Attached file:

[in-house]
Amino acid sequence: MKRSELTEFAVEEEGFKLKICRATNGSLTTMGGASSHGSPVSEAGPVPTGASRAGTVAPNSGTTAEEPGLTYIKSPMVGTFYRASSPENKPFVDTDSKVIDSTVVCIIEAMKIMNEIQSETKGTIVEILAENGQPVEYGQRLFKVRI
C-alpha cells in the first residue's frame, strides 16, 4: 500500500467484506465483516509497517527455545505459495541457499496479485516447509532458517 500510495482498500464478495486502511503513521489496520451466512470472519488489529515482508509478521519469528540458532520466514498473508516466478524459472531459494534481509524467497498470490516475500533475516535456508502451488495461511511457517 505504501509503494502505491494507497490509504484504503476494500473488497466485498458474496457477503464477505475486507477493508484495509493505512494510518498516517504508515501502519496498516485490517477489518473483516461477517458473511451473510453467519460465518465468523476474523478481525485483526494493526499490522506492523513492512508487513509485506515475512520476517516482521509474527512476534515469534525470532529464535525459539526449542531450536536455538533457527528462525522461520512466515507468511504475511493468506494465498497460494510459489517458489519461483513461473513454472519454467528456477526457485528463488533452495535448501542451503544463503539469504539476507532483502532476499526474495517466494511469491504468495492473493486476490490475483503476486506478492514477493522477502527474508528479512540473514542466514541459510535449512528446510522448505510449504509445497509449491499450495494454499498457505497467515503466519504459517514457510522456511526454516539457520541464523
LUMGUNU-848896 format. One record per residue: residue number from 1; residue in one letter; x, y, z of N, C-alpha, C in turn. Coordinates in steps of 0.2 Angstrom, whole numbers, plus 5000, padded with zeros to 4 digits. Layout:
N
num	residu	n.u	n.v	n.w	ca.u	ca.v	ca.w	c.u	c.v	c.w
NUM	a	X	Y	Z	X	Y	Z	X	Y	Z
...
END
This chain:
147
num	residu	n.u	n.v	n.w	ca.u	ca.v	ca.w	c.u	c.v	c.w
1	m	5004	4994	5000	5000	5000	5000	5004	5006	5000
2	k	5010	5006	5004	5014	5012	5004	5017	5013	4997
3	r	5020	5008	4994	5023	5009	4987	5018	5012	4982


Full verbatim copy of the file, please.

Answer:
[in-house]
Amino acid sequence: MKRSELTEFAVEEEGFKLKICRATNGSLTTMGGASSHGSPVSEAGPVPTGASRAGTVAPNSGTTAEEPGLTYIKSPMVGTFYRASSPENKPFVDTDSKVIDSTVVCIIEAMKIMNEIQSETKGTIVEILAENGQPVEYGQRLFKVRI
C-alpha cells in the first residue's frame, strides 16, 4: 500500500467484506465483516509497517527455545505459495541457499496479485516447509532458517 500510495482498500464478495486502511503513521489496520451466512470472519488489529515482508509478521519469528540458532520466514498473508516466478524459472531459494534481509524467497498470490516475500533475516535456508502451488495461511511457517 505504501509503494502505491494507497490509504484504503476494500473488497466485498458474496457477503464477505475486507477493508484495509493505512494510518498516517504508515501502519496498516485490517477489518473483516461477517458473511451473510453467519460465518465468523476474523478481525485483526494493526499490522506492523513492512508487513509485506515475512520476517516482521509474527512476534515469534525470532529464535525459539526449542531450536536455538533457527528462525522461520512466515507468511504475511493468506494465498497460494510459489517458489519461483513461473513454472519454467528456477526457485528463488533452495535448501542451503544463503539469504539476507532483502532476499526474495517466494511469491504468495492473493486476490490475483503476486506478492514477493522477502527474508528479512540473514542466514541459510535449512528446510522448505510449504509445497509449491499450495494454499498457505497467515503466519504459517514457510522456511526454516539457520541464523
LUMGUNU-848896 format. One record per residue: residue number from 1; residue in one letter; x, y, z of N, C-alpha, C in turn. Coordinates in steps of 0.2 Angstrom, whole numbers, plus 5000, padded with zeros to 4 digits. Layout:
N
num	residu	n.u	n.v	n.w	ca.u	ca.v	ca.w	c.u	c.v	c.w
NUM	a	X	Y	Z	X	Y	Z	X	Y	Z
...
END
This chain:
147
num	residu	n.u	n.v	n.w	ca.u	ca.v	ca.w	c.u	c.v	c.w
1	m	5004	4994	5000	5000	5000	5000	5004	5006	5000
2	k	5010	5006	5004	5014	5012	5004	5017	5013	4997
3	r	5020	5008	4994	5023	5009	4987	5018	5012	4982